The fallout from the refugee crisis continues today

Twenty years ago, the seizure of Tampa cargo on the high seas by elite Australian soldiers has radically changed the immigration policies.
And the effects of the Tampa affair, as we have come to know, continue to be felt today, according to a former military commander of the Special Air Service in charge of boarding the Norwegian. cargo which carried 438 asylum seekers.

In August 2001, Peter Tinley was second in command of the SAS counterterrorism troops deployed to Christmas Island by the government of then Prime Minister John Howard to maintain the Tampa a way.

More than 400 asylum seekers were rescued by Tampa before heading to Christmas Island in August 2001. (Mike Bowers)

He oversaw the military operation involving 45 heavily armed soldiers who boarded the ship on August 29, 2001, after the ship’s unauthorized entry into Australian waters.

But Mr Tinley, who is now a Labor MP in Western Australia and a former minister of state, told nine.com.au about the political dimensions of the Tampa case are his strongest memories.

“Once I got there, I began to realize that this was a political situation, as opposed to a strict military tactical situation. ” he said.

“We came to the basis that we had to consider all the possible options – the threat profiles, as we called them – that we might be faced (by) going to Tampa.”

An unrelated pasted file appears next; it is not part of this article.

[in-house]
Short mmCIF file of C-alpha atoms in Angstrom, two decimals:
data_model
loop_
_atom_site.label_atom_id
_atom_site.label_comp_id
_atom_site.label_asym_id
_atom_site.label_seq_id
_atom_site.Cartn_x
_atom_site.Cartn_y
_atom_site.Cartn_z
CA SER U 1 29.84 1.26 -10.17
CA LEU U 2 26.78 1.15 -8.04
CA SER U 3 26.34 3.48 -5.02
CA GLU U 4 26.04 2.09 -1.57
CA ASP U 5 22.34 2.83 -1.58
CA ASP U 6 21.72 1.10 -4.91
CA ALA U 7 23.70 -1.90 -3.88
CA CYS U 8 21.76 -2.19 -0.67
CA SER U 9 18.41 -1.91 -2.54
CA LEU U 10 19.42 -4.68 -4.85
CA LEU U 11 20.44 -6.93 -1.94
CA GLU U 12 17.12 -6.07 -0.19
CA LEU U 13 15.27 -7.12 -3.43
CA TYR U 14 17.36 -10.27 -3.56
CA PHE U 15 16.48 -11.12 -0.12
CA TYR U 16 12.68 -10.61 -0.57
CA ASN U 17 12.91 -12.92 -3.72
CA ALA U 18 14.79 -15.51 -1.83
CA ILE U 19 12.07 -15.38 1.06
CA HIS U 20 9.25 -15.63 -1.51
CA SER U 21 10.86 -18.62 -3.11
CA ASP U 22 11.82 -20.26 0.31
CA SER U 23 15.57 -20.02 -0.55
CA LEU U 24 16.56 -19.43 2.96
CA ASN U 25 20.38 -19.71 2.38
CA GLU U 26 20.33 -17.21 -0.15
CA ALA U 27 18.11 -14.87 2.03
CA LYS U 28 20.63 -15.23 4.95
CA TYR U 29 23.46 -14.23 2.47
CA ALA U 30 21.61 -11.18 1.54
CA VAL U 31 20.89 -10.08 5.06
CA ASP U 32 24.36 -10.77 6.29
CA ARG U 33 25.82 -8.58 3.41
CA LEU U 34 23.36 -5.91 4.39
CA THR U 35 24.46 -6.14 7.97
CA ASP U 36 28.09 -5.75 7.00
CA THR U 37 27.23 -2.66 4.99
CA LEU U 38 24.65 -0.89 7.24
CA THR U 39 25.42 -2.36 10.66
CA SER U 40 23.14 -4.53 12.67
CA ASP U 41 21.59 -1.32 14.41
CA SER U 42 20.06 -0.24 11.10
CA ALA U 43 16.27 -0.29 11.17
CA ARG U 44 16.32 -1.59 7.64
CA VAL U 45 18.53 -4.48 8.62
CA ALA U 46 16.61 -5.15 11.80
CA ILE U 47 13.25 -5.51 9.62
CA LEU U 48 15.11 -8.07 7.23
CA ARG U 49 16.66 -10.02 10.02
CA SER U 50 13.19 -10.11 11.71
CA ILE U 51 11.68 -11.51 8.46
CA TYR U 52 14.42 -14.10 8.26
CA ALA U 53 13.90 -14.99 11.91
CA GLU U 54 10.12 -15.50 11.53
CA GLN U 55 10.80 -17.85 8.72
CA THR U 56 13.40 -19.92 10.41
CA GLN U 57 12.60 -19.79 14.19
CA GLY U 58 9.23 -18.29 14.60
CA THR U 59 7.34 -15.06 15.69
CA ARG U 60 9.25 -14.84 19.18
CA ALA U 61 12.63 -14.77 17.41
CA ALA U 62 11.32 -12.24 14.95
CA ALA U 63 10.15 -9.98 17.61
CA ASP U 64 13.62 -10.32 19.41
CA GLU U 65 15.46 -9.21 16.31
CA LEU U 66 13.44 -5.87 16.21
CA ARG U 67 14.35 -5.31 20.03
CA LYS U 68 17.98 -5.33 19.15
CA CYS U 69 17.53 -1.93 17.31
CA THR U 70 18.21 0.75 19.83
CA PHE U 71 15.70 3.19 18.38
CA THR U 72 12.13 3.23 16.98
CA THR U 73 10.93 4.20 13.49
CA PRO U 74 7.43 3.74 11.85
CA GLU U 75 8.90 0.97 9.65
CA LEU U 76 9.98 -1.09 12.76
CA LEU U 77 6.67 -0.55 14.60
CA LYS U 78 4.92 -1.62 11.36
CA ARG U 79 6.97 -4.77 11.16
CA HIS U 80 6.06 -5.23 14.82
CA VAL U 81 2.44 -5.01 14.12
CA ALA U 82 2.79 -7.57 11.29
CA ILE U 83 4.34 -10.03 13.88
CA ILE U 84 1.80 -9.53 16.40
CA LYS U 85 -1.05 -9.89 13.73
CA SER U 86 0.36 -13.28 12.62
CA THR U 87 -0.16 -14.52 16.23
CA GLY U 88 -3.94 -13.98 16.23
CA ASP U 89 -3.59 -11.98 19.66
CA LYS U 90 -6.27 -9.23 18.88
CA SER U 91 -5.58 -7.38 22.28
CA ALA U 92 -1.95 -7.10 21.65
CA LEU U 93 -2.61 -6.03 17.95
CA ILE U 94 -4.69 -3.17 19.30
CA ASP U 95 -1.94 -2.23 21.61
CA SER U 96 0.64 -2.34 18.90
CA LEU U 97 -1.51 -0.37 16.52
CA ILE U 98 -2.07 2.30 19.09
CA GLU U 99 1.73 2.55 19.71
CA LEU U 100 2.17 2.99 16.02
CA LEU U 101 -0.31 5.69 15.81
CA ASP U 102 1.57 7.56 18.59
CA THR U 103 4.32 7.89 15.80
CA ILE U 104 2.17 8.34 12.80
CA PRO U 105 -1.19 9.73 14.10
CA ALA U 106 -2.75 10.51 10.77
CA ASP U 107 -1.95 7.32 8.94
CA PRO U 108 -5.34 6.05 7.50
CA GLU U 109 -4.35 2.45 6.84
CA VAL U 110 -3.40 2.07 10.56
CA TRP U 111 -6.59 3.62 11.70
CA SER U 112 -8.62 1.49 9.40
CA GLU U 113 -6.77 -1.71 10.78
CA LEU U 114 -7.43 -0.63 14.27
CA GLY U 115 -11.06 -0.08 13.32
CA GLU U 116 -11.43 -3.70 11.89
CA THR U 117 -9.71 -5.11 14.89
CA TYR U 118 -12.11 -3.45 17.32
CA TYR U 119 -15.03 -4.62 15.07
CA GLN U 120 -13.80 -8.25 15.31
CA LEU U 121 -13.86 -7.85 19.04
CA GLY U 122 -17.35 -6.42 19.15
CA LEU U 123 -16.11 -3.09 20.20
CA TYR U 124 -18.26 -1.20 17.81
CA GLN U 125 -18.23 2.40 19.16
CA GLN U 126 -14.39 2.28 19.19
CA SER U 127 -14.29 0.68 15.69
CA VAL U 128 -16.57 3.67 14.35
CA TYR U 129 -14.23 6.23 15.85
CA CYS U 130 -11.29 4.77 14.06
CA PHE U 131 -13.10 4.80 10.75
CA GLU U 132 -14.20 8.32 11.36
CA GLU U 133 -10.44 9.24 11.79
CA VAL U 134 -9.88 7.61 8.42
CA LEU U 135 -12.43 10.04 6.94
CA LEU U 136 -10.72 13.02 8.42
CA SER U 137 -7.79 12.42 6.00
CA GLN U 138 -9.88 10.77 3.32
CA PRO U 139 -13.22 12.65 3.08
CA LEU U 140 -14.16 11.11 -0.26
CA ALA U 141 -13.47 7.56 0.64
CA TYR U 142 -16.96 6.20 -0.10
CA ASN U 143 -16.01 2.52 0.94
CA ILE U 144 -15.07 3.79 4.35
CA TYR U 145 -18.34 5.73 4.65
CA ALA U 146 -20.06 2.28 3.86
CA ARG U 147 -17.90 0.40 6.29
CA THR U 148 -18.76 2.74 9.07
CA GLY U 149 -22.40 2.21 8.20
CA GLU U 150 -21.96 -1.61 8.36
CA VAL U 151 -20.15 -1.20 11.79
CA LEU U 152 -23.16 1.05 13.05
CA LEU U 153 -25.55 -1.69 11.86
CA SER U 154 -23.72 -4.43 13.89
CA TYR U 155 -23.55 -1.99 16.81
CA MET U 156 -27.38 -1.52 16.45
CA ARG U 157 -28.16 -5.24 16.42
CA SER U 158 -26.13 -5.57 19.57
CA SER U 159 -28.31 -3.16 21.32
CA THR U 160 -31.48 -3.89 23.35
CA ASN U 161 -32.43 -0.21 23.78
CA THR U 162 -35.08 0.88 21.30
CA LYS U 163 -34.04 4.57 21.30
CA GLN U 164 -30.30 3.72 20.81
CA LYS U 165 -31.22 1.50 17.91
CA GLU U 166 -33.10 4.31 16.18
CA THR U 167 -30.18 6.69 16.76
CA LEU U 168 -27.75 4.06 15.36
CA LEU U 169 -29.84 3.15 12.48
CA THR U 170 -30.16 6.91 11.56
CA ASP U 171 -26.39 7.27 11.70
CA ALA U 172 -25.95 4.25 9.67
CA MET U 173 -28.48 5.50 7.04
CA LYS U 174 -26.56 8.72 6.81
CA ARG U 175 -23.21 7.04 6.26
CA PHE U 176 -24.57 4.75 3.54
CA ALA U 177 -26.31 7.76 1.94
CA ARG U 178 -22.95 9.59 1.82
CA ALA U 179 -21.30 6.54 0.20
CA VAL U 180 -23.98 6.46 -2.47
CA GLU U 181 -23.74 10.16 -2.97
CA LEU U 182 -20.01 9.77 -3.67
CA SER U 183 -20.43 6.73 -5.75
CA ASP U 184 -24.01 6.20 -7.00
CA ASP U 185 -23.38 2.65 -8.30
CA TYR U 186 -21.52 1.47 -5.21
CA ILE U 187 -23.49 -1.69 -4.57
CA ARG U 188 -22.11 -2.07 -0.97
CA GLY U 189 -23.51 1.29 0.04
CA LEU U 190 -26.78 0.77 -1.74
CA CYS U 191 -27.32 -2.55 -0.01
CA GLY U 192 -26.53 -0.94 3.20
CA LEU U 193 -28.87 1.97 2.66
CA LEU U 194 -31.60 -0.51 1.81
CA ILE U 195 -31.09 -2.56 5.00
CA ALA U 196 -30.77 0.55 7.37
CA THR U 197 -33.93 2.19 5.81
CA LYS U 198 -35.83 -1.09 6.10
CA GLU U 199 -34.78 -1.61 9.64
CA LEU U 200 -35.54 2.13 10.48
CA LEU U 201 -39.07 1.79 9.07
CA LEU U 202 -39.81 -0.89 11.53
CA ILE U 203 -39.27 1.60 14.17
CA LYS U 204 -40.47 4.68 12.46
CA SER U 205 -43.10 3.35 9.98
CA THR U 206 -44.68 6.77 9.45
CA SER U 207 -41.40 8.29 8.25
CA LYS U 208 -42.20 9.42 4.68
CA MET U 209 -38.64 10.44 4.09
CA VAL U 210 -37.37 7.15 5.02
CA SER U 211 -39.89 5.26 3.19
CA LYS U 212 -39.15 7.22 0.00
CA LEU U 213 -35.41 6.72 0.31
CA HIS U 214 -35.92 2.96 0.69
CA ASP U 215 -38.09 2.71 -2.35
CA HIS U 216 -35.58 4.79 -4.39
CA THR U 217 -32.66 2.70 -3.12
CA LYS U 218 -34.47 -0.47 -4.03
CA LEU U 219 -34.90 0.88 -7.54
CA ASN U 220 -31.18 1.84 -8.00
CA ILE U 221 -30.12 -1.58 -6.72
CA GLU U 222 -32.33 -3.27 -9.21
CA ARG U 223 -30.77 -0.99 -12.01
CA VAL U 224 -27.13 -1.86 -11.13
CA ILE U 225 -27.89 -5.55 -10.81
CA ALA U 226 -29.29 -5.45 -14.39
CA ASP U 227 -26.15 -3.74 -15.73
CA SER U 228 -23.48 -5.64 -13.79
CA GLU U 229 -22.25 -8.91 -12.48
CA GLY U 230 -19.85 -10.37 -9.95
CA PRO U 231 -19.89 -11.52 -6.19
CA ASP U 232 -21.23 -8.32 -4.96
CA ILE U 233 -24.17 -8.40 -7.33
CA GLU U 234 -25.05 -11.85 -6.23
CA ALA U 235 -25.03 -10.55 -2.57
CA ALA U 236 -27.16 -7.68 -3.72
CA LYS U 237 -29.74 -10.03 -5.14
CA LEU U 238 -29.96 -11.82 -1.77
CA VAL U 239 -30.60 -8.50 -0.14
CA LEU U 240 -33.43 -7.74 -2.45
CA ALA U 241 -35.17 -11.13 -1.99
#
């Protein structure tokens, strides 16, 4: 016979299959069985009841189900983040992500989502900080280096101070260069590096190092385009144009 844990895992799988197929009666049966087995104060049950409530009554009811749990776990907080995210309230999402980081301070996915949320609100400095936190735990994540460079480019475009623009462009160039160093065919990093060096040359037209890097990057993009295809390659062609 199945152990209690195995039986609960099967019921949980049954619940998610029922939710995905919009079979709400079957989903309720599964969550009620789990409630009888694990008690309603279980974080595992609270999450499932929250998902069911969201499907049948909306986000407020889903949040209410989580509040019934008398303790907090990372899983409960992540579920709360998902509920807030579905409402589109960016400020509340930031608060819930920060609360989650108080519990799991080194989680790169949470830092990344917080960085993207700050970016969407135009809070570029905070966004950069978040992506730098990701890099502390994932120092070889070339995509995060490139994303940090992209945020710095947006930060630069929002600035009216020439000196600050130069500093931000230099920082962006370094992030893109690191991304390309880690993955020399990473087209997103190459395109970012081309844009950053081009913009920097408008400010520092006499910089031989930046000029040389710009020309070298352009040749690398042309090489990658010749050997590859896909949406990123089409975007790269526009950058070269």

Peter Tinley was a senior SAS officer during the Tampa affair in August 2001. (Nine)

Mr Tinley said the SAS unit which seized the Tampa was heavily armed and prepared for possible violent opposition.

“Actually what the guys found when they got on board were over 400 ordinary, very hungry refugees, some in need of medical attention, very scared and unsure of what was going on, a captain of particularly worried ship that just wanted to unload its human cargo and discharge its duty in accordance with international law.

Mr Tinley has long argued that the deployment of the SAS was an overreaction of the Howard government.

“I can’t help but think that Prime Minister John Howard viewed the SAS as something that would resonate politically with the message of border security,” he said.

But Mr Howard insisted his government’s response to the Tampa affair was needed to deter people trying to reach Australia by boat and save lives.

The Tampa followed by an Australian Navy vessel in August 2001. (Mike Bowers)

He told nine.com.au this week that while Australians support immigration, they expect the government to control it.

“It was decisive action that defined my government’s determination to uphold the integrity of our immigration policy,” Howard said in a statement.

“The Australian people will always support a grand immigration program if they believe the government will properly control the flow of immigrants.”

Mr Tinley said the Howard government’s response to the Tampa incident was an example of the “Fortress Australia” policy which was repeated by his successors.

“This policy is proving popular with the public – and plays on a sense of chauvinism dating back to World War II,” he said.